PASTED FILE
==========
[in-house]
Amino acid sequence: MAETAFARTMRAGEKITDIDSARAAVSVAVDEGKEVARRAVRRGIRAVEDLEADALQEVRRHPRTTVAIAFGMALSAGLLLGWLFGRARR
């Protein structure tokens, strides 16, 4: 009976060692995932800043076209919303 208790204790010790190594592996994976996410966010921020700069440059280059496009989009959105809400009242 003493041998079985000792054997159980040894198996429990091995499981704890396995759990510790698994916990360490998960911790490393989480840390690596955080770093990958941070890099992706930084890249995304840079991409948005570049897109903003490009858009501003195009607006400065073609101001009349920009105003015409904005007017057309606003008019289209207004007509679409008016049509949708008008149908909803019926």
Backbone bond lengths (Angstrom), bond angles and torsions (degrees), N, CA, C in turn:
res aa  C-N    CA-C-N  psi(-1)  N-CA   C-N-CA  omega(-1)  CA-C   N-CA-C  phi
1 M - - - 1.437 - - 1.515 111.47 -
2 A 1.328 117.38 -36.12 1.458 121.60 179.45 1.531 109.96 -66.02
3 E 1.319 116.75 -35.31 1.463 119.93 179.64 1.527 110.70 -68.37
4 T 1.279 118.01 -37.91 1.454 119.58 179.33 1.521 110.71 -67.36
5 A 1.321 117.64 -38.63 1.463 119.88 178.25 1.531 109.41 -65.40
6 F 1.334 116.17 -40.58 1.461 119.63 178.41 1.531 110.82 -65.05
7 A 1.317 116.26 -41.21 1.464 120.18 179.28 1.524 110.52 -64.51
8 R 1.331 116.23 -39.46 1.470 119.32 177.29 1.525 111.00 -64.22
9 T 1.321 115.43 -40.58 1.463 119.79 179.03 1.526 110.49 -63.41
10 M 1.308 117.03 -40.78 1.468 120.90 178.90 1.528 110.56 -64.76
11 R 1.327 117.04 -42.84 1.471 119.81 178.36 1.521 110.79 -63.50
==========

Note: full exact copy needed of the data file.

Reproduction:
[in-house]
Amino acid sequence: MAETAFARTMRAGEKITDIDSARAAVSVAVDEGKEVARRAVRRGIRAVEDLEADALQEVRRHPRTTVAIAFGMALSAGLLLGWLFGRARR
């Protein structure tokens, strides 16, 4: 009976060692995932800043076209919303 208790204790010790190594592996994976996410966010921020700069440059280059496009989009959105809400009242 003493041998079985000792054997159980040894198996429990091995499981704890396995759990510790698994916990360490998960911790490393989480840390690596955080770093990958941070890099992706930084890249995304840079991409948005570049897109903003490009858009501003195009607006400065073609101001009349920009105003015409904005007017057309606003008019289209207004007509679409008016049509949708008008149908909803019926």
Backbone bond lengths (Angstrom), bond angles and torsions (degrees), N, CA, C in turn:
res aa  C-N    CA-C-N  psi(-1)  N-CA   C-N-CA  omega(-1)  CA-C   N-CA-C  phi
1 M - - - 1.437 - - 1.515 111.47 -
2 A 1.328 117.38 -36.12 1.458 121.60 179.45 1.531 109.96 -66.02
3 E 1.319 116.75 -35.31 1.463 119.93 179.64 1.527 110.70 -68.37
4 T 1.279 118.01 -37.91 1.454 119.58 179.33 1.521 110.71 -67.36
5 A 1.321 117.64 -38.63 1.463 119.88 178.25 1.531 109.41 -65.40
6 F 1.334 116.17 -40.58 1.461 119.63 178.41 1.531 110.82 -65.05
7 A 1.317 116.26 -41.21 1.464 120.18 179.28 1.524 110.52 -64.51
8 R 1.331 116.23 -39.46 1.470 119.32 177.29 1.525 111.00 -64.22
9 T 1.321 115.43 -40.58 1.463 119.79 179.03 1.526 110.49 -63.41
10 M 1.308 117.03 -40.78 1.468 120.90 178.90 1.528 110.56 -64.76
11 R 1.327 117.04 -42.84 1.471 119.81 178.36 1.521 110.79 -63.50